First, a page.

Geomet to locate in Washington County

July 09, 1999|By KERRY LYNN FRALEY

WILLIAMSPORT - More than a decade after the first of four planned buildings at Bowman Business Park was built, a second 36,000-square-foot building is under construction with a Germantown, Md.-based company poised to move in, a Bowman Development Corp. official said Thursday.

GEOMET Technologies, which makes protective gear for the U.S. Army, signed a lease for 6,000 square feet in the new building, fronting Governor Lane Boulevard behind the original building, director of development David C. Taylor said.

The company plans to use the space for assembly, custom reconfiguration and official inspection of its Self-Contained Toxic Environment Protective Outfits for the Army, said Thomas B. Riford, marketing director for the Hagerstown-Washington County Chamber of Commerce.

Referred to as the STEPO system, it provides complete body protection from chemical and biological warfare agents and hazardous industrial chemicals, according to Riford.


Over 2,700 of the systems are scheduled for delivery to about 70 military installations over the next three years as part of a $27.5 million government contract, he said.

The company chose the Bowman Business Park, between Interstate 81 exits 1 and 2, because of its easy access to both east-west and north-south interstates for shipping purposes, Riford said.

Components of the STEPO system will be manufactured elsewhere and shipped in, he said.

Company officials initially talked about hiring about five people to start but later said it could be several more, Riford said. The company will move in in September.

A Hagerstown resident has already been hired as a supervisor, he said.

The lag in expanding the business park, built in 1988, was "just a timing issue, said Taylor, who said a lot of companies are experiencing good, stable growth now and are looking for space to lease.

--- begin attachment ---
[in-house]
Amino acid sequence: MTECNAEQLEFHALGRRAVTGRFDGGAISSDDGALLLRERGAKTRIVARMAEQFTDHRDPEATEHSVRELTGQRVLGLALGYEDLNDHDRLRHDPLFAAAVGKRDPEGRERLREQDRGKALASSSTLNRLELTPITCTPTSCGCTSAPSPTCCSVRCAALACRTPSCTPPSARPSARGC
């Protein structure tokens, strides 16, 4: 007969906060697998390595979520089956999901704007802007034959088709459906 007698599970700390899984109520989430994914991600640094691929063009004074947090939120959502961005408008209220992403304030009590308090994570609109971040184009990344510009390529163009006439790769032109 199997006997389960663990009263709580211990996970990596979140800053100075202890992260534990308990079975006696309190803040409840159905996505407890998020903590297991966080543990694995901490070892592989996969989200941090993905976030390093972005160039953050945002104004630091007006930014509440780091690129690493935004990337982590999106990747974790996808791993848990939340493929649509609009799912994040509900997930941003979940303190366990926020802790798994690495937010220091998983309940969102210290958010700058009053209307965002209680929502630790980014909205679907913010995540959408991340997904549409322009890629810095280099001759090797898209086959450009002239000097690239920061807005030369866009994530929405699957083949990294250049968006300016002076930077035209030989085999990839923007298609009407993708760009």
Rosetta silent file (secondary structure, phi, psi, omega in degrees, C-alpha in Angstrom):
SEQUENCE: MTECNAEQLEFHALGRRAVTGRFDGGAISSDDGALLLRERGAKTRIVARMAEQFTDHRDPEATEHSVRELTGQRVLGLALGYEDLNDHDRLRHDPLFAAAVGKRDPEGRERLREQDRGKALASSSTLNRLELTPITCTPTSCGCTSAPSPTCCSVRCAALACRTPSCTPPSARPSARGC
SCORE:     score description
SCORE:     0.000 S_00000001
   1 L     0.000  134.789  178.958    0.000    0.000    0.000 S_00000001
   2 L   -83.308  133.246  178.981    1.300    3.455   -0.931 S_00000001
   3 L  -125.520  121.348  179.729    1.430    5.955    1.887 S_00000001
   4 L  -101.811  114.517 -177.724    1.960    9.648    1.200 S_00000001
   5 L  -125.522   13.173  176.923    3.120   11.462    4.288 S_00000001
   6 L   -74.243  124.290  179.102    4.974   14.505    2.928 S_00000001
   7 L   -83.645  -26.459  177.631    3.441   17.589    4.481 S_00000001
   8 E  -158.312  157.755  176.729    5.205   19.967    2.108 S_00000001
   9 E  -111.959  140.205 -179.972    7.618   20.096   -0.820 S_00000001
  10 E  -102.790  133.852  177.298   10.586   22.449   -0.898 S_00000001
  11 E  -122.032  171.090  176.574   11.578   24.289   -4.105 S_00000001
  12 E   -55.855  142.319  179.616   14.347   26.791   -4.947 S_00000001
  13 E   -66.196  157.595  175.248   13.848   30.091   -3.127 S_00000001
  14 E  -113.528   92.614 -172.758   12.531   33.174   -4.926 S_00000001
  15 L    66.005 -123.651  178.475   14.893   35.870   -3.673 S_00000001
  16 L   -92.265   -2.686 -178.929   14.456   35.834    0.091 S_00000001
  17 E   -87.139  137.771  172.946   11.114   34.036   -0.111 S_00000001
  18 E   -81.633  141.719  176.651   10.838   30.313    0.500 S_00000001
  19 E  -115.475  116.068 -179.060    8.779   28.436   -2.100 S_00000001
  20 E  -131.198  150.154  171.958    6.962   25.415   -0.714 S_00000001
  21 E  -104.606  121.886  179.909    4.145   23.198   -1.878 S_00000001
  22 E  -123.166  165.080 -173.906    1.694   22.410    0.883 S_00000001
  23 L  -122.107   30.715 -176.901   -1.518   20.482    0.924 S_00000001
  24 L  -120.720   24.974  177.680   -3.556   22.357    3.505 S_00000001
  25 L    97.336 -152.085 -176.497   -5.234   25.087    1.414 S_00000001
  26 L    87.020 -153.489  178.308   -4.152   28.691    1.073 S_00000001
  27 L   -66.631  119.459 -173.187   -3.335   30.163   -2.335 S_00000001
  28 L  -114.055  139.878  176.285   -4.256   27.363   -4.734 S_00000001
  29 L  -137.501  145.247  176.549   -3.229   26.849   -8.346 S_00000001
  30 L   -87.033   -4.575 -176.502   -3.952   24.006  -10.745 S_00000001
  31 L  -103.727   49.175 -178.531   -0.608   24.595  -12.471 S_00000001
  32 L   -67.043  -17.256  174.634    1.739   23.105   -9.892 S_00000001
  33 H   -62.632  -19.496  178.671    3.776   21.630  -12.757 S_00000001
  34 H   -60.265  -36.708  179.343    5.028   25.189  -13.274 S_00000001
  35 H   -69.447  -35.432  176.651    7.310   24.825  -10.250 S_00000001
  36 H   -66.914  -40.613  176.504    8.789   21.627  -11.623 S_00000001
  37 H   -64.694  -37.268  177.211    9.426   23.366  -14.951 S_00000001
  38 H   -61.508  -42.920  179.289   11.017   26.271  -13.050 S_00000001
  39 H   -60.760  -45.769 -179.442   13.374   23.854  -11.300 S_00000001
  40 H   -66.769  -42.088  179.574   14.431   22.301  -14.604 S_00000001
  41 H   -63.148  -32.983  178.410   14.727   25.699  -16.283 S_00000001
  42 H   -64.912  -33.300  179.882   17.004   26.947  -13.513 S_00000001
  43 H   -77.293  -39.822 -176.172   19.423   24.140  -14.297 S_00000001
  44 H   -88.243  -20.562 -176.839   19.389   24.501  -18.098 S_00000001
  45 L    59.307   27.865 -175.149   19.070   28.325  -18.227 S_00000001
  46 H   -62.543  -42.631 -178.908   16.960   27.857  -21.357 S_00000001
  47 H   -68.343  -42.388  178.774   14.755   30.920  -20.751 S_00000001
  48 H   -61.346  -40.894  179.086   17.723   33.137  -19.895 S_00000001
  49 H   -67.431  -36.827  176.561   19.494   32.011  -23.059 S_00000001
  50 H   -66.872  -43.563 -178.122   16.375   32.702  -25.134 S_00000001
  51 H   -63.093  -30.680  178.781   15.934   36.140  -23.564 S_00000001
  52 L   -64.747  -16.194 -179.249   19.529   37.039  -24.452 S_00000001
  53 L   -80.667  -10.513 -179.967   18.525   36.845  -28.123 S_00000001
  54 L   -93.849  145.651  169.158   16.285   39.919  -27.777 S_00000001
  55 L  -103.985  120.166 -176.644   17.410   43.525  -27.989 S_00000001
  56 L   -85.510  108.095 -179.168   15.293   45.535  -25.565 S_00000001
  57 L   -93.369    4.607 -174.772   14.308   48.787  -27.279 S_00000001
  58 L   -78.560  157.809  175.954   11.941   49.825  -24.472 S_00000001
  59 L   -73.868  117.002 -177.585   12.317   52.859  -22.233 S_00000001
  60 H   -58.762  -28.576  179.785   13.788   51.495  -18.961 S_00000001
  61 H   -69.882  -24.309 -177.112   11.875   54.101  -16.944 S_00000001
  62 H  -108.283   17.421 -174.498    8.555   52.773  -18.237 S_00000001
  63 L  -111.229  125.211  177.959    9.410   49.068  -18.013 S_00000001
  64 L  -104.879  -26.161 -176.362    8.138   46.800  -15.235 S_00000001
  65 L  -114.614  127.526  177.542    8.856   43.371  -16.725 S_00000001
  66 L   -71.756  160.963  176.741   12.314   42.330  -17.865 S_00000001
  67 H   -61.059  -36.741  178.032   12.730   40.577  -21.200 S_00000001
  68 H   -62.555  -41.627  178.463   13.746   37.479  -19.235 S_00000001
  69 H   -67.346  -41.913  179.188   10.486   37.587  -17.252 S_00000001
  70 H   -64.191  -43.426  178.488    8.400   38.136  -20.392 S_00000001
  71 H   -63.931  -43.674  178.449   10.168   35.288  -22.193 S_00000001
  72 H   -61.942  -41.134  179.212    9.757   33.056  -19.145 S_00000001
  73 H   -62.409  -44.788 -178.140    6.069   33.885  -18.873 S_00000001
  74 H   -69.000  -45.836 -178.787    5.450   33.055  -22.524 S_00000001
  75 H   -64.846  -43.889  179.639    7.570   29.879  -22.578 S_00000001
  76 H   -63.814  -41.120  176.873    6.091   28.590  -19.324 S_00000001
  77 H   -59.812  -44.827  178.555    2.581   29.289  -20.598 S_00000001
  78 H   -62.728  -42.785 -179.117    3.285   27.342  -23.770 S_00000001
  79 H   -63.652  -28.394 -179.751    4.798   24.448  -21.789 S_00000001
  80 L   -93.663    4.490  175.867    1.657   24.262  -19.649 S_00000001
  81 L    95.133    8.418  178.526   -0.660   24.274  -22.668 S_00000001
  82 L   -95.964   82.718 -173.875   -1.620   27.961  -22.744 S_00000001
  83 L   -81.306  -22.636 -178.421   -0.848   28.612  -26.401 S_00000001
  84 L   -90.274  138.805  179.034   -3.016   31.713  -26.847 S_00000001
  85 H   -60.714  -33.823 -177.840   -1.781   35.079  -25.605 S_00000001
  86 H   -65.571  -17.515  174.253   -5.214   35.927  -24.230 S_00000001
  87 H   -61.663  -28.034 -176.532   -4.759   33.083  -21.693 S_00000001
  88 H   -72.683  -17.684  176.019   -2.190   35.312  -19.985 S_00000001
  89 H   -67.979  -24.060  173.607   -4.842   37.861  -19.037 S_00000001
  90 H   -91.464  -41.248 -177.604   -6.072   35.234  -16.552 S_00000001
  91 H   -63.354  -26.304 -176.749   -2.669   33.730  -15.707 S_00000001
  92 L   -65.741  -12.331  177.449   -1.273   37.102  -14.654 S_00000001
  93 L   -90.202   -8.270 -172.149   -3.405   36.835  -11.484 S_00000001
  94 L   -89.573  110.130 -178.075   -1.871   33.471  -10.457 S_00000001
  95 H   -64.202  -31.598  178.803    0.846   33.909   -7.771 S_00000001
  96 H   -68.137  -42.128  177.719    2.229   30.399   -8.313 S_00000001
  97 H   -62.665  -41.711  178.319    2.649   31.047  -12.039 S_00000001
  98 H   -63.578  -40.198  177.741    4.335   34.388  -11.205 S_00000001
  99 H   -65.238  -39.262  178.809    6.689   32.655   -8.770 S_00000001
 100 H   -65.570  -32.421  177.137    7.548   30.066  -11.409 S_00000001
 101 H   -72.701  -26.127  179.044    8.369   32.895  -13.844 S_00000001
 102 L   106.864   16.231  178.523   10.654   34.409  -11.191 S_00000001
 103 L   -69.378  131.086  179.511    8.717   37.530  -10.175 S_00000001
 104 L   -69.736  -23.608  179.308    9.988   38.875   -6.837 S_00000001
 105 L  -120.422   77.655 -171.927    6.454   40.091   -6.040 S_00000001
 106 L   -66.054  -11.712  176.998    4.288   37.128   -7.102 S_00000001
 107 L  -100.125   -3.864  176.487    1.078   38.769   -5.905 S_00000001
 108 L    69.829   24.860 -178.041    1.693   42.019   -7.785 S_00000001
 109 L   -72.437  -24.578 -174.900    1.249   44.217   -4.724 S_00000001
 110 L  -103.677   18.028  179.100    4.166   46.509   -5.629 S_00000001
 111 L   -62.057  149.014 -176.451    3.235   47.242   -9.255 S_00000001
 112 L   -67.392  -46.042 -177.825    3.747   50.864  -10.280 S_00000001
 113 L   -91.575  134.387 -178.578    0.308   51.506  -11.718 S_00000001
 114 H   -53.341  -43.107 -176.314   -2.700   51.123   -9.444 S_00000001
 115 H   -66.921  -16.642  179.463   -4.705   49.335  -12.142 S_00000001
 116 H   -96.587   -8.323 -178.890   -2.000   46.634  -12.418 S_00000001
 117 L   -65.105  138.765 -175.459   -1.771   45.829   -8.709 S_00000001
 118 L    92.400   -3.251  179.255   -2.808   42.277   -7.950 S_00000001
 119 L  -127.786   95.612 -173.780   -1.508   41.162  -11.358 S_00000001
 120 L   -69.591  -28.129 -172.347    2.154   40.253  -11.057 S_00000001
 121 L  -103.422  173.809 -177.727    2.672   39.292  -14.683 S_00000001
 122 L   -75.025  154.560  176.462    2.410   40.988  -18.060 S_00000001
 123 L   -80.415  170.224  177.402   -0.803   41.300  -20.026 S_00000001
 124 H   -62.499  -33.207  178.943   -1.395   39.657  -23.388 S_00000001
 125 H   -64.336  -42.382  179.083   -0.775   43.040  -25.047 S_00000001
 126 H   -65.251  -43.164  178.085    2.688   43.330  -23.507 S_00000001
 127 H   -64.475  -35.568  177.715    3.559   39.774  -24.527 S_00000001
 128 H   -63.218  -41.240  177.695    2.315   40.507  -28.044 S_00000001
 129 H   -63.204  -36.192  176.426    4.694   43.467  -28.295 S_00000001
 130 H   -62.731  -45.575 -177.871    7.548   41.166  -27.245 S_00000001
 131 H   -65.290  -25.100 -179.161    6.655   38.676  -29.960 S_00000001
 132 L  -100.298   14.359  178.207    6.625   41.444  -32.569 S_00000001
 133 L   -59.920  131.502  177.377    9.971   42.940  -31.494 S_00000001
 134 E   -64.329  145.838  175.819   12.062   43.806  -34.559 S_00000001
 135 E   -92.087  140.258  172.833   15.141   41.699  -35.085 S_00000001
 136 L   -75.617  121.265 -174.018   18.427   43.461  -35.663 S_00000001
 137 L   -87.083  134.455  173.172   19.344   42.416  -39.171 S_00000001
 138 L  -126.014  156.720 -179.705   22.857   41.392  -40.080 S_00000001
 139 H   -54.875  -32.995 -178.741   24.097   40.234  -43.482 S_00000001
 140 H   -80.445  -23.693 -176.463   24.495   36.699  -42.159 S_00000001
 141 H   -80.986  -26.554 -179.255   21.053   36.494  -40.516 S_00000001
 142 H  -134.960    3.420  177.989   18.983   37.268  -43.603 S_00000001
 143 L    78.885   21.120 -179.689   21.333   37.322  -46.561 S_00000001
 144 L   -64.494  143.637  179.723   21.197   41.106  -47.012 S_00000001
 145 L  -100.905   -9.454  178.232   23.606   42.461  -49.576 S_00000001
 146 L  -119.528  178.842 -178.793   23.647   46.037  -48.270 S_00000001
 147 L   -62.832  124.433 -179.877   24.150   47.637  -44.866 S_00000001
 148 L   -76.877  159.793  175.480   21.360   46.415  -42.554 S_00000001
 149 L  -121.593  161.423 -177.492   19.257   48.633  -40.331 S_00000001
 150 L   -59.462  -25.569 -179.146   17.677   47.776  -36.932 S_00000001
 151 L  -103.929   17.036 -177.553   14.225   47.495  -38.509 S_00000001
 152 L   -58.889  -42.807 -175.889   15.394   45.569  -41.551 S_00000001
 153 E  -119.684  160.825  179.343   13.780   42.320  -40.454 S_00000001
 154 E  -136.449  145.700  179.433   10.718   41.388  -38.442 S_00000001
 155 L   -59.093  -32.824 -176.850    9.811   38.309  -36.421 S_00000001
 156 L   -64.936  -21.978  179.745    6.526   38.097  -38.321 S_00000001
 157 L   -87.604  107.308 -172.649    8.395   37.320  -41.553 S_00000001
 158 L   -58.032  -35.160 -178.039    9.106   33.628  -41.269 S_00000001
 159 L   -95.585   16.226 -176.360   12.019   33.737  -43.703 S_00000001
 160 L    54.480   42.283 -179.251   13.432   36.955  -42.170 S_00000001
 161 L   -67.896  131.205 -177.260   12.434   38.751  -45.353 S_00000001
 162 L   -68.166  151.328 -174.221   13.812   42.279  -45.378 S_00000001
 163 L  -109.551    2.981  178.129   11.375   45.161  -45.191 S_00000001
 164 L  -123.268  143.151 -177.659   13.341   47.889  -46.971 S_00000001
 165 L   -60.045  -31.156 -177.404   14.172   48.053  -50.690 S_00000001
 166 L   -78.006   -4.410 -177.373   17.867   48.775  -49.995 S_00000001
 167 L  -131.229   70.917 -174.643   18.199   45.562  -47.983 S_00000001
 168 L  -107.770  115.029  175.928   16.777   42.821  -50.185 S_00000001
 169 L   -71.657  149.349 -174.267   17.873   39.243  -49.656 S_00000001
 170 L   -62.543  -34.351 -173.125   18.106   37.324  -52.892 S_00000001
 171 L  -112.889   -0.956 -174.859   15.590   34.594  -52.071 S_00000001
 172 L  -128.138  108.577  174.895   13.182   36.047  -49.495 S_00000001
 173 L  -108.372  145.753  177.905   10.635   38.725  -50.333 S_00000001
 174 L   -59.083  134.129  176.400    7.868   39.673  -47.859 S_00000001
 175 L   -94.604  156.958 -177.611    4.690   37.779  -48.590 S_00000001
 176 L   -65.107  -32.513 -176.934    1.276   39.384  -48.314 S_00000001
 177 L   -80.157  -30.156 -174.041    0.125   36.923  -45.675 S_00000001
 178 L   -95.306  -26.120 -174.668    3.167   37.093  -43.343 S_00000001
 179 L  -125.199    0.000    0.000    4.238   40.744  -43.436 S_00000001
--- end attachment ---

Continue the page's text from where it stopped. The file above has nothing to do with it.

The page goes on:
The original building is full, with a variety of tenants including Cindy's Sweets and Supplies, South Atlantic Controls, Dover Inlay Manufacturing Co. and Equipment Company Unlimited, he said.

The economic development commission gets a lot of inquiries about smaller spaces, Riford said.

The new building will better position the county for the smaller projects that far outnumber the flashier, large projects and together can mean a sizable number of new jobs, he said.

The new building will match the first brick building, with windowed storefronts and rear loading docks and drive-in doors, Taylor said.

Its 12 3,000-square-foot modules can be used alone or combined and will be finished inside to meet the company's needs, he said.

Well underway, it will likely be completed in August, he said.

Taylor said he's in the process of closing on "a good many" other tenants for the new building, but there's still space available.

Based on interest in the new building, a third building could soon follow, Taylor said.

"If this one gets filled, we'll build the nest one," he said.

Donald M. Bowman Jr. planned the business park himself and put in all the necessary infrastructure for four buildings, including pad sites, Taylor said.

The two additional buildings would be just south of the first two, he said.

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